In 1915, the British Royal Navy’s blockade of Germany began to have an effect. In response, the Germans attempted to blockade the British Isles with submarines. Previously, German U Boats would surface, stop a target ship, board it, search it, and if it was carrying war materials, allow the crew and passengers to abandon ship. This was known as “Prize Rules” or “Cruiser Rules”. However in the spring of 1915, Germany dropped the traditional Prize Rules, and began unrestricted submarine warfare. U Boat captains no longer had to warn or search their targets beforehand. They could just approach stealthily and fore a torpedo. Furthermore, neutral ships were no longer off limits. Any ships near the British Isles were fair game.

In early May 1915, the passenger liner RMS Lusitania was on her way from New York to Liverpool with 1,952 civilian passengers on board, including 197 Americans, and was secretly transporting munitions for the British war effort. However, her captain, William Turner, did not believe the U Boat threat was serious. The Lusitania didn’t need any escorts because she was fast enough to outrun any U boats, but Turner had only three of his four boiler rooms working to save coal which reduced his speed. He also didn’t zig zag because he felt it was a waste of time. Finally, he neither checked reports of recent U Boat activity in his area, nor avoided their traditional hunting grounds. The stage was set for a disaster.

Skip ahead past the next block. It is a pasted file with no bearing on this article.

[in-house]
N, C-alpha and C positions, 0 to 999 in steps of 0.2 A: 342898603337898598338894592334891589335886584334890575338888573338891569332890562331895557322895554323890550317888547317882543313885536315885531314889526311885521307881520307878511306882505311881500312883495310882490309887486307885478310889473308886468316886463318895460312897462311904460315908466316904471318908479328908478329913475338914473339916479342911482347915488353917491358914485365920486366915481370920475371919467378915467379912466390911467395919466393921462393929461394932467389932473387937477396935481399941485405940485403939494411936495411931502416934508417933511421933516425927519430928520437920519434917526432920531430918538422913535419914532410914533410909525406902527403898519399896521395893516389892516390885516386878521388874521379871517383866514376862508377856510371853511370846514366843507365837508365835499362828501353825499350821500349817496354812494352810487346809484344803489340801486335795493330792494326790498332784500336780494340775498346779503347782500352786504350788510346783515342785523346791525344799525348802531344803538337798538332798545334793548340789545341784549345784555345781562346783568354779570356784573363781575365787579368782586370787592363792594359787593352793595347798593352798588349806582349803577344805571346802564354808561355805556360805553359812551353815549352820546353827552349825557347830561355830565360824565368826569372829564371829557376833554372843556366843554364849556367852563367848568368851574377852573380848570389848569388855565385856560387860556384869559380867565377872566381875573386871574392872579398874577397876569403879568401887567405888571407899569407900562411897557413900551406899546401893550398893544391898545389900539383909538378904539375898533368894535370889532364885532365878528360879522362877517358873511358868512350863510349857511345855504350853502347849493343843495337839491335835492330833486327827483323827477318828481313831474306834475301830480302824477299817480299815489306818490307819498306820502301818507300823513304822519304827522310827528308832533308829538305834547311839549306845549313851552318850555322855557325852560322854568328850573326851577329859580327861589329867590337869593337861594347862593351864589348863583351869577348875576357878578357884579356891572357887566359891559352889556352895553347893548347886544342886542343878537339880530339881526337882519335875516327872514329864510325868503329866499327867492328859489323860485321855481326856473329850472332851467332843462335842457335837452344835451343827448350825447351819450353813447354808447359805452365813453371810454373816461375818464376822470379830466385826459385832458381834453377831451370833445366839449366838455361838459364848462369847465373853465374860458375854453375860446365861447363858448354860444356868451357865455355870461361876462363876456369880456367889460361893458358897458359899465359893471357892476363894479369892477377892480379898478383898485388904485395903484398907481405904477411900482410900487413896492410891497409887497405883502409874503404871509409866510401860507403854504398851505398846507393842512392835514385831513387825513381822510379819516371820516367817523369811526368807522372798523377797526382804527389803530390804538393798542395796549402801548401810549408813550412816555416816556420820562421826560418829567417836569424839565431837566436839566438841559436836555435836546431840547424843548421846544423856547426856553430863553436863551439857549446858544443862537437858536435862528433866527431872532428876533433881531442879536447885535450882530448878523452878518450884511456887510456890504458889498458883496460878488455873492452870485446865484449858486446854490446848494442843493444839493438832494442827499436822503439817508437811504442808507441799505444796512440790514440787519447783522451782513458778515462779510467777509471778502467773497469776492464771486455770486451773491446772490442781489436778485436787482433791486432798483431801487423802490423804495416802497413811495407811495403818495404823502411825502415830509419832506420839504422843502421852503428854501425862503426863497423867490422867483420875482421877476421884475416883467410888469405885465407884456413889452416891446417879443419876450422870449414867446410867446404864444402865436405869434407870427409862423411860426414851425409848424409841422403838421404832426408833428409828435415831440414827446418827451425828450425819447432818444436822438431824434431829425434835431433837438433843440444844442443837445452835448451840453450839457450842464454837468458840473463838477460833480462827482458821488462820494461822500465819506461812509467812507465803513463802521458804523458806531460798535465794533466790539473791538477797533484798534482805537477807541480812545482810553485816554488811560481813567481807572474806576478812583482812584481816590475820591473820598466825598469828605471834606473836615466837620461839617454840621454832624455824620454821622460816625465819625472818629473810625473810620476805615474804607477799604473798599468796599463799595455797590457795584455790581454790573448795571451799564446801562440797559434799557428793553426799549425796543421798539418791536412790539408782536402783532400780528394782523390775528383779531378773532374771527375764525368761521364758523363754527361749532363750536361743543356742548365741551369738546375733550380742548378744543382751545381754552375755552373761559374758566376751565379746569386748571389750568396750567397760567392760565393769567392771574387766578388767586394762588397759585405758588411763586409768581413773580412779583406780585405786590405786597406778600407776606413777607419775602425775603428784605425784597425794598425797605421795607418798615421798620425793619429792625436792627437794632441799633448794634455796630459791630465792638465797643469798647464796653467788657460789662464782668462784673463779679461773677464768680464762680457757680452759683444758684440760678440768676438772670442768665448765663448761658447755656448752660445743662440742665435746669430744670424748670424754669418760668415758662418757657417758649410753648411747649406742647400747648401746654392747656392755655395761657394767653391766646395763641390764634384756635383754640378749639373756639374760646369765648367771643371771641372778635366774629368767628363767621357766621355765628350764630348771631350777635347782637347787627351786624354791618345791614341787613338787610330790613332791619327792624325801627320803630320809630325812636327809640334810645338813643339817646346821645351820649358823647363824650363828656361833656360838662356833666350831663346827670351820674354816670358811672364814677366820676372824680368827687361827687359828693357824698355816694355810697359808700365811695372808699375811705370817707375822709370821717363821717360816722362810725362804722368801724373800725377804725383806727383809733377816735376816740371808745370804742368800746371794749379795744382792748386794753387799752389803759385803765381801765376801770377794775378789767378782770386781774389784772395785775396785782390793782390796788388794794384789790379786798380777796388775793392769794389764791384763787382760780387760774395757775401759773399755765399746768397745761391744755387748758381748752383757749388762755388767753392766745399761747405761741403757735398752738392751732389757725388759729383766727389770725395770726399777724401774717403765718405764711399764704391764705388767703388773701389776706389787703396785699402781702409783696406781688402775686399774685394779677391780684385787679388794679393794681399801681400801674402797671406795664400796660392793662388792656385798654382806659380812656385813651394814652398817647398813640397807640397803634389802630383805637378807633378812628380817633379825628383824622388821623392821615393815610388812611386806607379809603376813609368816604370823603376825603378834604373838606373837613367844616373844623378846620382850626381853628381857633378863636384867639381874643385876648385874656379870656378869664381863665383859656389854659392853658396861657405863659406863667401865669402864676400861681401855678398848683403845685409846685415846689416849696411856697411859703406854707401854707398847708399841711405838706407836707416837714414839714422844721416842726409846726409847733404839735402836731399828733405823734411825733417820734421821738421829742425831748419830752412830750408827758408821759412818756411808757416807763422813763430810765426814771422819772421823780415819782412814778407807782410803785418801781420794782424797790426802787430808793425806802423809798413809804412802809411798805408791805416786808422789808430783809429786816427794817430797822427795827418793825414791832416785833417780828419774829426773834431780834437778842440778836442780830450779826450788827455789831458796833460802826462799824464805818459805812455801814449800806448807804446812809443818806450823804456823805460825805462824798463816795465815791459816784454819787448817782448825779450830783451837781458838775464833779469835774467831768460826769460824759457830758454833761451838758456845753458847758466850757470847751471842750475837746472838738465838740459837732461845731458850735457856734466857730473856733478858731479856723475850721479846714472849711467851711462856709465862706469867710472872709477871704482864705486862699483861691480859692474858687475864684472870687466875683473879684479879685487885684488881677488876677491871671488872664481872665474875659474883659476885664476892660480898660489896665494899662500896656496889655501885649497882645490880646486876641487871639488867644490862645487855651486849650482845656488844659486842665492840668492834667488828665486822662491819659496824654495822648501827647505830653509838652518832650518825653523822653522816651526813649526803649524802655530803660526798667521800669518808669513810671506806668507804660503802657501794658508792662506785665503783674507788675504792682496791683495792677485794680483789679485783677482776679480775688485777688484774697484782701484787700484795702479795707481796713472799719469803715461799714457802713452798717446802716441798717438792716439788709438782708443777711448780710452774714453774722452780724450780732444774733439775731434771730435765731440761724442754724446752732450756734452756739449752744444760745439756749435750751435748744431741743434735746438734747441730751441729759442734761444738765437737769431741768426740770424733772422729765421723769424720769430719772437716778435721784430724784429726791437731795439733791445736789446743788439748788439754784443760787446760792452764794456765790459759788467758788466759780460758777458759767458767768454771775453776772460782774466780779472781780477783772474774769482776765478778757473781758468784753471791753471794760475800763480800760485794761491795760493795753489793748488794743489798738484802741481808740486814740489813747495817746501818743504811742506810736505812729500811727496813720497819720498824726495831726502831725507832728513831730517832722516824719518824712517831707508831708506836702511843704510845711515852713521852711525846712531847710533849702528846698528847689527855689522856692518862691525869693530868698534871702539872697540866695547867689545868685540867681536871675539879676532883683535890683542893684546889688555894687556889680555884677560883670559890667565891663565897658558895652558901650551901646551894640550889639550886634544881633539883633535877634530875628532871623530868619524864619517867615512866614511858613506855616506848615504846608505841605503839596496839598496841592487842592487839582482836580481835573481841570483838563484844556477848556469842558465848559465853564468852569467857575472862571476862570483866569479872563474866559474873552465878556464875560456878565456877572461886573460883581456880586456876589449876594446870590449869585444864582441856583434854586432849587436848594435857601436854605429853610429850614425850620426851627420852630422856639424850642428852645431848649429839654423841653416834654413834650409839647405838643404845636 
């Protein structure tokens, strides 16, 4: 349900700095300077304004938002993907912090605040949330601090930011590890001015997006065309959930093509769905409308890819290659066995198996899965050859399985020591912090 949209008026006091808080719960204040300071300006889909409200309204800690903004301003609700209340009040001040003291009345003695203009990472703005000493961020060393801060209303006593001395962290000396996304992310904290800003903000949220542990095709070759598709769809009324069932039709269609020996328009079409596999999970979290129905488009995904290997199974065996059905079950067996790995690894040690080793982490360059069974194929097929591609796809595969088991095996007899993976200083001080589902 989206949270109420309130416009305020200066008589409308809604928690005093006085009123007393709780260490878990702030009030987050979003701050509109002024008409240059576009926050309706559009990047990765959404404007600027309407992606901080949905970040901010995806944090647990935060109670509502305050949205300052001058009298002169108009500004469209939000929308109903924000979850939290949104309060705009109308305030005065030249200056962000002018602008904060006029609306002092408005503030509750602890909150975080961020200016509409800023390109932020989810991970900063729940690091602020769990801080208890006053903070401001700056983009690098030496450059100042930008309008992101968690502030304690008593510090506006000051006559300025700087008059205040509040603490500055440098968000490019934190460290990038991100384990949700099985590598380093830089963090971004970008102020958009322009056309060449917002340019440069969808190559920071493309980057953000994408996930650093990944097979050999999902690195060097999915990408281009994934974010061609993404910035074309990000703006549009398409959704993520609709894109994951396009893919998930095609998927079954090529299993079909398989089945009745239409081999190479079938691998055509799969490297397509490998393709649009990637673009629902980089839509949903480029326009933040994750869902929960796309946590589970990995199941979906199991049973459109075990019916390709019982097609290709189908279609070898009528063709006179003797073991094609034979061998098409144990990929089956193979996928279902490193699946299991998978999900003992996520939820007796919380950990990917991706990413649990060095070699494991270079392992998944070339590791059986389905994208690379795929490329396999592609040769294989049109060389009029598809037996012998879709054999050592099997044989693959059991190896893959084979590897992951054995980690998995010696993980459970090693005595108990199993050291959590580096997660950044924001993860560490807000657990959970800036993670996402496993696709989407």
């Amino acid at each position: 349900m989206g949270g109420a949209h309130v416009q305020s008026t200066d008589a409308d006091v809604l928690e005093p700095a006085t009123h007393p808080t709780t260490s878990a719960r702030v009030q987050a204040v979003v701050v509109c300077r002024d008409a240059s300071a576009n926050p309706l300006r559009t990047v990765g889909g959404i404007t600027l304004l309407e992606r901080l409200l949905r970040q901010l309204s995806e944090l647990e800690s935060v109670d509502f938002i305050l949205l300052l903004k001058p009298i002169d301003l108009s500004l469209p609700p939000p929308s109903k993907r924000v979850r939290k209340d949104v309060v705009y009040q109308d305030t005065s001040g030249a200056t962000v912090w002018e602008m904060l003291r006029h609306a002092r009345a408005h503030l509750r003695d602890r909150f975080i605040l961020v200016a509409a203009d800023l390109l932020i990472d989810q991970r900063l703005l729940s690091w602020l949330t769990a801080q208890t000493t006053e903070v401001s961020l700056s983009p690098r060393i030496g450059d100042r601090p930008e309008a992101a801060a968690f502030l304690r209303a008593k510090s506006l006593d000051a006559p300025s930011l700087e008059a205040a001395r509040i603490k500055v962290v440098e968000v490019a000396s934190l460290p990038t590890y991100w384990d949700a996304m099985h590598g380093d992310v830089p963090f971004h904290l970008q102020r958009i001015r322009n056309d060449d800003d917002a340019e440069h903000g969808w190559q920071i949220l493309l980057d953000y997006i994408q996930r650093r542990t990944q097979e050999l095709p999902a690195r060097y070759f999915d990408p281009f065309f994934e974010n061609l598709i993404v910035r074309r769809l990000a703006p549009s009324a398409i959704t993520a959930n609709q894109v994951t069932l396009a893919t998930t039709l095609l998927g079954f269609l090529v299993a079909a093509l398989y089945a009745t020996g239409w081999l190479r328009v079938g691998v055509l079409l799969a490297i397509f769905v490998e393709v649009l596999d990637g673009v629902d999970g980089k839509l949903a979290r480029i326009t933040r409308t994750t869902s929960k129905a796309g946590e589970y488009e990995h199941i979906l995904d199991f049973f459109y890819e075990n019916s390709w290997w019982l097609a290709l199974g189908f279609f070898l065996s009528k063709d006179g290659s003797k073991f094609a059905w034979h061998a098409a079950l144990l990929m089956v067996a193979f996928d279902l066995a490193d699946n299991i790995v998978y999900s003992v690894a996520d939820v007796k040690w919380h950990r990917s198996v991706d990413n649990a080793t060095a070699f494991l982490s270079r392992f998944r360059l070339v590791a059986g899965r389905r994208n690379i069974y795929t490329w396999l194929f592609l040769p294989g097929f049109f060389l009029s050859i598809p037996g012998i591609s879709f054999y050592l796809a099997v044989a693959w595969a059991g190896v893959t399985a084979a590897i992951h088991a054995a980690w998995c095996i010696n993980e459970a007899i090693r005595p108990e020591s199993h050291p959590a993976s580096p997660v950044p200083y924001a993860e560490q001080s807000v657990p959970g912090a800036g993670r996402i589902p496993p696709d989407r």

On the morning of 7 May, U-20 commanded by Kapitanleutnant Walter Schweiger spotted the Lusitania off of the coast of Ireland. He fired a single torpedo which struck the Lusitania’s starboard side. The Lusitania sank in just eighteen minutes and 1198 passengers died, including 128 Americans. It was the second largest loss of life at sea up to that time, behind only the Titanic which struck an iceberg three years before.